Yes, judges vary. But that’s going to be as true for motions during trial as it is for voir dire.

    Let’s take your first example.

    For example, you might have a drug case where a prospective juror states that even though his brother—who he visits regularly—is serving 15 years in prison for PWID cocaine, he can objectively apply the facts to the law. In light of this answer, the judge does not allow a for-cause challenge (this happens quite often) and the prosecutor exercises a peremptory. The exercise of that peremptory is not based on any impermissible ground (i.e., race, gender etc.) Rather, one might say that it is based on the common-sense determination that, notwithstanding his/her words, this juror might not be as objective as he/she stated even though he/she genuinely believes otherwise.

    The incarceration rate for blacks is much higher than for whites, and even more so for drug crime. So this is far from a neutral example — indeed, it seems to make the case against peremptory challenges, if there’s a chance they are going to be used in a manner with substantially racially disparate impacts.

    But, you say,

    The exercise of that peremptory is not based on any impermissible ground (i.e., race, gender etc.) Rather, one might say that it is based on the common-sense determination that, notwithstanding his/her words, this juror might not be as objective as he/she stated even though he/she genuinely believes otherwise.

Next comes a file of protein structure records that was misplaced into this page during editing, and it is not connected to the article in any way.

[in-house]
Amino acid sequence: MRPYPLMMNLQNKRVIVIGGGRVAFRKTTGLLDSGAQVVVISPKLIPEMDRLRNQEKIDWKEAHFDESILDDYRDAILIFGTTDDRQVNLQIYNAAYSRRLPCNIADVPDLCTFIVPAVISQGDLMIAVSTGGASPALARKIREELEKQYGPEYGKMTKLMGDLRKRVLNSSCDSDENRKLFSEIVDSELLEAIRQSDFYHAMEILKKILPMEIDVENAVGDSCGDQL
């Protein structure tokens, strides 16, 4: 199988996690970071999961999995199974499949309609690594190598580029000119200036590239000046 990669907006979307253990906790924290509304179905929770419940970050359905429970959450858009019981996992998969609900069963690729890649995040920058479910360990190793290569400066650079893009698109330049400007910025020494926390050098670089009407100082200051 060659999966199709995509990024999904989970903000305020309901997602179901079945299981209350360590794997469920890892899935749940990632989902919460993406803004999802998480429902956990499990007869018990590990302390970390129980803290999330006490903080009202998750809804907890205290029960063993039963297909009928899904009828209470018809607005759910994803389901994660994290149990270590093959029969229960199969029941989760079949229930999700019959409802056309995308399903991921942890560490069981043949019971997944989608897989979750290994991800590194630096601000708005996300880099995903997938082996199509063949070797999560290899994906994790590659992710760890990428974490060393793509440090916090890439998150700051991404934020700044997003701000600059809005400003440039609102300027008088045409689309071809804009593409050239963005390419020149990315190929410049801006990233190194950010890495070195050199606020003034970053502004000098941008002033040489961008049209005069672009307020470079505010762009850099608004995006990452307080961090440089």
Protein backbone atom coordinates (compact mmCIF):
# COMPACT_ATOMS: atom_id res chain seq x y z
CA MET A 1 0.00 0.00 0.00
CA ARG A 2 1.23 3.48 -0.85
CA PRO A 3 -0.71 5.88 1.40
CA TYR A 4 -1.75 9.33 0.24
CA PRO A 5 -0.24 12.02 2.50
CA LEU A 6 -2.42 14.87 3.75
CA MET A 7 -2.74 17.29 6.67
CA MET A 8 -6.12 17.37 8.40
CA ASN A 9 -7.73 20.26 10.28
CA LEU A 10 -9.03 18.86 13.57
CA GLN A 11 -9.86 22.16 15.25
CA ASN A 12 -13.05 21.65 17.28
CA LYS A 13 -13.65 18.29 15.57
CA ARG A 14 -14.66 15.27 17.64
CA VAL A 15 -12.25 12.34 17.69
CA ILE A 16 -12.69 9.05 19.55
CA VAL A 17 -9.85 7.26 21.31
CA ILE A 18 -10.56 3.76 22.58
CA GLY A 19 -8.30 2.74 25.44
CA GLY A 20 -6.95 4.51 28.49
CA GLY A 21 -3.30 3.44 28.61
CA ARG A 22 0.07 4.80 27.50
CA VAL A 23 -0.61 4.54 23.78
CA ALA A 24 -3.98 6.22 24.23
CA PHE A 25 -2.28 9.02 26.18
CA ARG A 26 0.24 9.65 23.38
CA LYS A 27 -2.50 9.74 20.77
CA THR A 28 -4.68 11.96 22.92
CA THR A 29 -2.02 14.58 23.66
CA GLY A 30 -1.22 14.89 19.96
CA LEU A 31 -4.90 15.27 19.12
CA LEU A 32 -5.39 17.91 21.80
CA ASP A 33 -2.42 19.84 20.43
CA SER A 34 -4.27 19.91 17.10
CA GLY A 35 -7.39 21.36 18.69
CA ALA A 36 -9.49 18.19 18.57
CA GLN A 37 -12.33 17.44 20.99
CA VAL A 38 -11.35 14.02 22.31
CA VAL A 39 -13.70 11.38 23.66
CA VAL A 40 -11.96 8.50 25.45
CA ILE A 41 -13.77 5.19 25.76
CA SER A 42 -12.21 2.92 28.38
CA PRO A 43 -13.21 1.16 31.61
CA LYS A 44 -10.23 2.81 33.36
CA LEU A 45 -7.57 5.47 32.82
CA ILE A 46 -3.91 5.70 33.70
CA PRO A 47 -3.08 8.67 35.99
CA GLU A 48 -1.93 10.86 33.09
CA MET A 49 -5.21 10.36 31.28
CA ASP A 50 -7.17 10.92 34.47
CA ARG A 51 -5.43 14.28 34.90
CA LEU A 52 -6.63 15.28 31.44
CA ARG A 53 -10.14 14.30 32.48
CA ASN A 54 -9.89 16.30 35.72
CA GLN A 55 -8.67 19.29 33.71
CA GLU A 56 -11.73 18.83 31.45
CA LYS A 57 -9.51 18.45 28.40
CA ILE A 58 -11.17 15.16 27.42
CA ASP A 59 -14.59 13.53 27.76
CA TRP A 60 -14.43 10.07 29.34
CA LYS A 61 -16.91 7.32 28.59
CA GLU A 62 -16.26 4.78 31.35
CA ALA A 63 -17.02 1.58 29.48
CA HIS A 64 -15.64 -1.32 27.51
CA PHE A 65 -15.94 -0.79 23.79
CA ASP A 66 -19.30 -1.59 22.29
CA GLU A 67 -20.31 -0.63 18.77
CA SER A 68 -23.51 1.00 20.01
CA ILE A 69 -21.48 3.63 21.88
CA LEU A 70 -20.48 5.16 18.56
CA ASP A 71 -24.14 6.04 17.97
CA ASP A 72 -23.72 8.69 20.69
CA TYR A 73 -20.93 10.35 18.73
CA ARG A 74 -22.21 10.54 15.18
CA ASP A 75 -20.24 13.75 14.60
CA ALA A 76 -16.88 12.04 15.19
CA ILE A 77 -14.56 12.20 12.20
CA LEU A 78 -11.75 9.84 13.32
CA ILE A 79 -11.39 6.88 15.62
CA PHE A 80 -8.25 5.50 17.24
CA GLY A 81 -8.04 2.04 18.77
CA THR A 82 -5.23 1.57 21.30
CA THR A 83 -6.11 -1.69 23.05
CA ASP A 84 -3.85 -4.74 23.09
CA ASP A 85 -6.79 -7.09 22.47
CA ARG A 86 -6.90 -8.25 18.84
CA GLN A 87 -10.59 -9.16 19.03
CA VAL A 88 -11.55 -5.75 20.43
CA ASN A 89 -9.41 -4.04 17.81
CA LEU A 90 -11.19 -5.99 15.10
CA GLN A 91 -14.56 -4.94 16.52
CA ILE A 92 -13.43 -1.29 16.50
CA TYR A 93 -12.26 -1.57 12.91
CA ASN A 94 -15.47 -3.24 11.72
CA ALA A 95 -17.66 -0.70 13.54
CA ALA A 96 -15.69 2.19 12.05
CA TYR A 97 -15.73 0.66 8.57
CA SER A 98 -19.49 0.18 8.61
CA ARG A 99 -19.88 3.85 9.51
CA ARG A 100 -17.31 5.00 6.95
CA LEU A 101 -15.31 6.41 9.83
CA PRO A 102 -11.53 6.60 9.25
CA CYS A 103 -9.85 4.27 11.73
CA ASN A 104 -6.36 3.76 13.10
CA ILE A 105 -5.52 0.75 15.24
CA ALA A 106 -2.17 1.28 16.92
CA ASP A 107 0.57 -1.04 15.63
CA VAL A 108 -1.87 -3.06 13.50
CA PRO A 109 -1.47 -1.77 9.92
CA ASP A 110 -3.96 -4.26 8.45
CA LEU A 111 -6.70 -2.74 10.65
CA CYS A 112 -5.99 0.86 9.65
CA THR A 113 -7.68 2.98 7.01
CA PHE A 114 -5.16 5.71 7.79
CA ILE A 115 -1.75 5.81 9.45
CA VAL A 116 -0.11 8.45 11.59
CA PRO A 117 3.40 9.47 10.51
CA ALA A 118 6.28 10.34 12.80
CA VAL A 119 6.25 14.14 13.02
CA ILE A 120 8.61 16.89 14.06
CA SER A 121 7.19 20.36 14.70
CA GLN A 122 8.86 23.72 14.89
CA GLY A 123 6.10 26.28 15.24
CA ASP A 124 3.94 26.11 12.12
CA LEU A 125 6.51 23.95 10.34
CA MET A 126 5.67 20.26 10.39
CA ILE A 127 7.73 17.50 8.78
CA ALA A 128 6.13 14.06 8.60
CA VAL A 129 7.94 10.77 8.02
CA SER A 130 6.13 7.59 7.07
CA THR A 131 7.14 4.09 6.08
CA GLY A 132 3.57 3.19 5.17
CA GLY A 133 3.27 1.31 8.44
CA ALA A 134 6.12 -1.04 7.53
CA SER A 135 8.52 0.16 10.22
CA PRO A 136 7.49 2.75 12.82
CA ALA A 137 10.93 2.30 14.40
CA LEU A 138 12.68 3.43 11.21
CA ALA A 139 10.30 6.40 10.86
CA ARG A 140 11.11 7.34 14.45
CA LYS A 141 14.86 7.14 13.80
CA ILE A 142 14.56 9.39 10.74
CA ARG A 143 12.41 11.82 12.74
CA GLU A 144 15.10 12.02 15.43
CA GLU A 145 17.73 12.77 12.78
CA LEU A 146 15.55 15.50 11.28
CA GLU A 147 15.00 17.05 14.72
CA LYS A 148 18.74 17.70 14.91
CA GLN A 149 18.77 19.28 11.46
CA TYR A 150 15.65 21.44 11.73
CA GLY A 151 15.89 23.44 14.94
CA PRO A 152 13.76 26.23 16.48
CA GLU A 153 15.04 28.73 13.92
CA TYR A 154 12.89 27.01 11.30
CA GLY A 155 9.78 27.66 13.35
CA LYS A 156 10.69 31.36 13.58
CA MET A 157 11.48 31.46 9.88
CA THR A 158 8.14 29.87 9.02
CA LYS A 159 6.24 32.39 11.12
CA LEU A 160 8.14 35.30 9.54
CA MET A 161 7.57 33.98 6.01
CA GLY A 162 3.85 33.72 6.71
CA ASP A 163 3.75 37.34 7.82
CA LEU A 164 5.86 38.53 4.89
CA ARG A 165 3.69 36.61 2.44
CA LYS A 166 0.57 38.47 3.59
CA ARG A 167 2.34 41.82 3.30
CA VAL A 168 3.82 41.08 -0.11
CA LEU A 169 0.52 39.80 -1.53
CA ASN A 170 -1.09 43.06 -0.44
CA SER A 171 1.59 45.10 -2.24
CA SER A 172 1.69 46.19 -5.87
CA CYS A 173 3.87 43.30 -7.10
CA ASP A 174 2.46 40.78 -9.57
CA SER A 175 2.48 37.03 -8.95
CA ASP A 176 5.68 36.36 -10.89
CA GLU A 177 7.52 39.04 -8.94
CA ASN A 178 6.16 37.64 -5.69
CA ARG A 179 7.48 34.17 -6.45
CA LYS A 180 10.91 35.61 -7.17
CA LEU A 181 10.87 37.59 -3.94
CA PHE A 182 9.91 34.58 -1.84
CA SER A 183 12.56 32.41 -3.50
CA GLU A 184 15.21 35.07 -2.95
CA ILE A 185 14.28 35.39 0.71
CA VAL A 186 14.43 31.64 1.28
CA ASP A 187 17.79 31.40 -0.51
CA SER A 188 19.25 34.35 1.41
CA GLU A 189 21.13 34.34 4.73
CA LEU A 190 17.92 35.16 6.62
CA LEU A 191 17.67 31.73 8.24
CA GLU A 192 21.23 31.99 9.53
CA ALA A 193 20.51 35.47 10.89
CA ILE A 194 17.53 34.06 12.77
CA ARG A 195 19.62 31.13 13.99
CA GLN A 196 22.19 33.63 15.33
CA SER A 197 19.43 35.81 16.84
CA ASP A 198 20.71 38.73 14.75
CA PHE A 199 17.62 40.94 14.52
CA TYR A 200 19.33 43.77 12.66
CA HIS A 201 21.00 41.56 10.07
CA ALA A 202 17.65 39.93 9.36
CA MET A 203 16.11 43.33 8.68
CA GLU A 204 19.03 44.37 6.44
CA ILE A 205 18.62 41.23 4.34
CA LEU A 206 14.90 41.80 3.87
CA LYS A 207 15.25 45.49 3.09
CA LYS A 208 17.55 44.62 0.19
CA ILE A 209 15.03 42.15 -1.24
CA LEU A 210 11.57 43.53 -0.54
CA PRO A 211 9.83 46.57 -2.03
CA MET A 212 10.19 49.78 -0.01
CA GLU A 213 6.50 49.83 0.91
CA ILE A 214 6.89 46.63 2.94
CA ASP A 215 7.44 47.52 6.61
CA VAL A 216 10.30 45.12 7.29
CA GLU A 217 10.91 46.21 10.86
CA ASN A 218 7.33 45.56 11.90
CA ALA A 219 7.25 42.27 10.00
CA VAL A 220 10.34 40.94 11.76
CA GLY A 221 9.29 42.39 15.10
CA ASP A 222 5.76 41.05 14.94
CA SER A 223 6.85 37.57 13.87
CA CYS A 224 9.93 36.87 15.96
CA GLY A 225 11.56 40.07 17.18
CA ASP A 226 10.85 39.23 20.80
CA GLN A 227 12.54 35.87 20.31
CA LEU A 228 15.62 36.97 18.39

No disrespect to the prosecutor, but I’m really OK with leaving that determination to a judge. I don’t say it *has* to be the judge’s sole provenance, but why isn’t that the default which any competing view must overcome? Why privilege the rather odd status quo?

    The existence of peremptory challenges appears predicated, at least in part, on the reality that there is a territory not covered by for-cause challenges that nevertheless undermines and threatens the attainment of a “fair and representative” jury panel (to the extent that is possible within the limits of human nature and experience).

    I am not well-versed in the subject, but there’s nothing intuitively obvious to me about that claim. I’d want some evidence before endorsing it. Abstractly, I would have thought the odds of achieving this goal were greater without the peremptory challenge.

    I think prosecutors do need a ‘desire to win’ but that it must be tempered in some ways that do not apply to criminal defense lawyers. [For the avoidance of doubt, I note that there are some ways in which both sides’ ‘desire to win’ needs to be tempered, e.g. bans putting on knowingly perjured testimony.]